Skip to main content
Related Content
  • Aviation
  • People--Native Americans
Document Type
  • Biography
Wars & Conflicts
  • Korean Conflict 1950-1954
  • World War II 1939-1945
  • Vietnam Conflict 1962-1975
File Formats
  • Image (gif, jpg, tiff)
Location of Archival Materials
  • NHHC

Commander Thomas Oxendine, USN

Portrait of a man in a pilot's jacket and helmet. 

Ensign Thomas Oxendine, c. 1942. Courtesy of the Lumbee Tribe of North Carolina.

Born 23 December 1922 in Pembroke, North Carolina, Thomas Oxendine was the oldest of eight children. His parents were Thomas Hillard Oxendine and Georgia Rae Maynor, both recognized as Indian, meaning that Tom and his siblings were considered full-blood Indians.

Tom grew up in a distinctive tri-racial community in North Carolina. The racial composition of Robeson County was divided into White, Black, and Indian. Although both of his parents were members of a tribal community recognized by the state of North Carolina, the tribe lacked federal recognition and funding.[1] Following an amendment to the 1875 state constitution, the state legislature decided that the children of North Carolina would be taught in separate public schools—white and colored. The tribal community at Pembroke fought the strict divide, distinguishing themselves from both Blacks and Whites. [2] In 1885, members of the community petitioned the state to build their own schools.[3] Two years later, another petition resulted in a bill to establish a secondary school to train teachers, first known as the Croatan Normal School.[4]

Tom’s father was among those trained to teach the children of this community. His family also continued to farm their land, producing both tobacco and cotton.[5]

Oxendine started his education in a small two-room school for Indians. He then attended Cherokee Indian Normal School and, at the age of 15, finished his high school courses. He continued his education, taking college courses at the same institution where he had graduated high school from 1938 until 1942.[6]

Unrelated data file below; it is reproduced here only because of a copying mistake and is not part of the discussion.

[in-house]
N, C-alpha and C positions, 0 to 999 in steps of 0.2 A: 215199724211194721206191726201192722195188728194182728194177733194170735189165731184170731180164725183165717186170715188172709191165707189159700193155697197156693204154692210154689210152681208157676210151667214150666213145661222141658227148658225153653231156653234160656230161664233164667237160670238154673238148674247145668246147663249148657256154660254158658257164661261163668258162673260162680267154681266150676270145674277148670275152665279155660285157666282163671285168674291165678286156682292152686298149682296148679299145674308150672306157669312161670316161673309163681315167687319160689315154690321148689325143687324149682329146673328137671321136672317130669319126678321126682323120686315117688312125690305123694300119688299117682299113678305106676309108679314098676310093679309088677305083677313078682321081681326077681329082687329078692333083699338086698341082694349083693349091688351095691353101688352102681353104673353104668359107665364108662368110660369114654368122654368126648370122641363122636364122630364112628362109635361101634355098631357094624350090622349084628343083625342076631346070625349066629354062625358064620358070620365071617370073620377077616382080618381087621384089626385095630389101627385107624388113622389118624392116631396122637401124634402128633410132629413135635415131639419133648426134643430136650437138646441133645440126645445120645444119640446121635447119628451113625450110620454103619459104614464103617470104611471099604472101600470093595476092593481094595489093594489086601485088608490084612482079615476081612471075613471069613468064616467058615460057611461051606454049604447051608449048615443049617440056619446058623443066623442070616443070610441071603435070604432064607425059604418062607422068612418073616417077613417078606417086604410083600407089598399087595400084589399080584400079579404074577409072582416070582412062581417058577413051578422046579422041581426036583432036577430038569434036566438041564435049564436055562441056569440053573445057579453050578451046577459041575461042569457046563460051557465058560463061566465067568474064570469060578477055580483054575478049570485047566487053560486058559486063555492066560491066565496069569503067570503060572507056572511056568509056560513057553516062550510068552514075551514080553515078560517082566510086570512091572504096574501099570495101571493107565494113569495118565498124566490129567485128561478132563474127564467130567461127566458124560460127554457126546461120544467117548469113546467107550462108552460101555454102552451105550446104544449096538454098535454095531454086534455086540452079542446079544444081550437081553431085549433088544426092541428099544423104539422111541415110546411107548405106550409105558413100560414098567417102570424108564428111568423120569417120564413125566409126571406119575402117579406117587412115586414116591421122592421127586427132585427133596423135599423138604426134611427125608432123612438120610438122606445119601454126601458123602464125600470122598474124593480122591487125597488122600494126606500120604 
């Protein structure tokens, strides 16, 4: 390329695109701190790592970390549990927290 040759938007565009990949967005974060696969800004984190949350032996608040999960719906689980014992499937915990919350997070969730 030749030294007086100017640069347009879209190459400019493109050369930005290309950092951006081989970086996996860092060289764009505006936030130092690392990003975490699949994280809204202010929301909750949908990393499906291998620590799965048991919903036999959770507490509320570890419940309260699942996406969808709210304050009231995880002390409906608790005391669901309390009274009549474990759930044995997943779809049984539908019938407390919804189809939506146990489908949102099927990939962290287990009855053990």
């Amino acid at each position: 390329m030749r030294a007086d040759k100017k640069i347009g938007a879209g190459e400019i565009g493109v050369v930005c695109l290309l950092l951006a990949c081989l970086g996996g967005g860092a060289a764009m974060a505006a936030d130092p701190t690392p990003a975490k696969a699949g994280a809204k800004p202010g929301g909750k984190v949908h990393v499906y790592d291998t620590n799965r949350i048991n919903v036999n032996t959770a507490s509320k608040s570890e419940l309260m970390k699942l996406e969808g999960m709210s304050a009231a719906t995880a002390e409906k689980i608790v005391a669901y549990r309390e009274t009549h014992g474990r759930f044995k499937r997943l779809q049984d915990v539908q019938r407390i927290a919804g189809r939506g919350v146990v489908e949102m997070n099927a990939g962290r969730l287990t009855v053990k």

In 1938, the federally funded Civilian Pilot Training Program (CPTP) had been established to increase the country’s number of  qualified civilian pilots.  Oxendine signed up for the first class offered at a nearby Lumberton airport in the summer of 1941, completing a three-month course along with 19 other students, including nine other Lumbee students.[7]

After the Japanese attack on Pearl Harbor in December 1941, Oxendine made the decision to leave college in his senior year and join the military.[8] Although he had the option to stay in college, he chose to serve in the Navy. He took his enlistment oath on 28 January 1942 at Charlotte, North Carolina. He was not the only one among his siblings to join. His brother Robert also enlisted in the Navy.

Man in civilian clothing raises his right hand while looking at a man in uniform.

Thomas Oxendine takes his enlistment oath. (Atlanta Journal, 12 February 1942.)

There was no ethnicity classification for “Indian” on the processing forms he filled out. The choices were “Black,” “White,” or “Other.” Growing up in the racially binary system of the U.S. South, Oxendine was accustomed to being classified as “Other.” Although the natives of Robeson County were often treated as “Colored,” he had never been in a classroom with Blacks or Whites prior to joining the Navy because of the separate schools built by his tribal community.[9]

Upon enlisting in the Navy, Oxendine signed up for the V-5 aviation cadet program. His application received some scrutiny due to his racial background,[10] but ultimately the Navy needed pilots and he received his pilot’s license following his completion of the CPTP program. In February, the naval air cadet selection board approved his application.[11] He was assigned to the Naval Air Station (NAS) Atlanta in Georgia.[12] He reported for advanced training in May.[13] Despite Navy policies that effectively undercut the advancement of non-Whites, Oxendine was commissioned  an ensign when he earned his naval aviator wings on 1 November 1942.[14]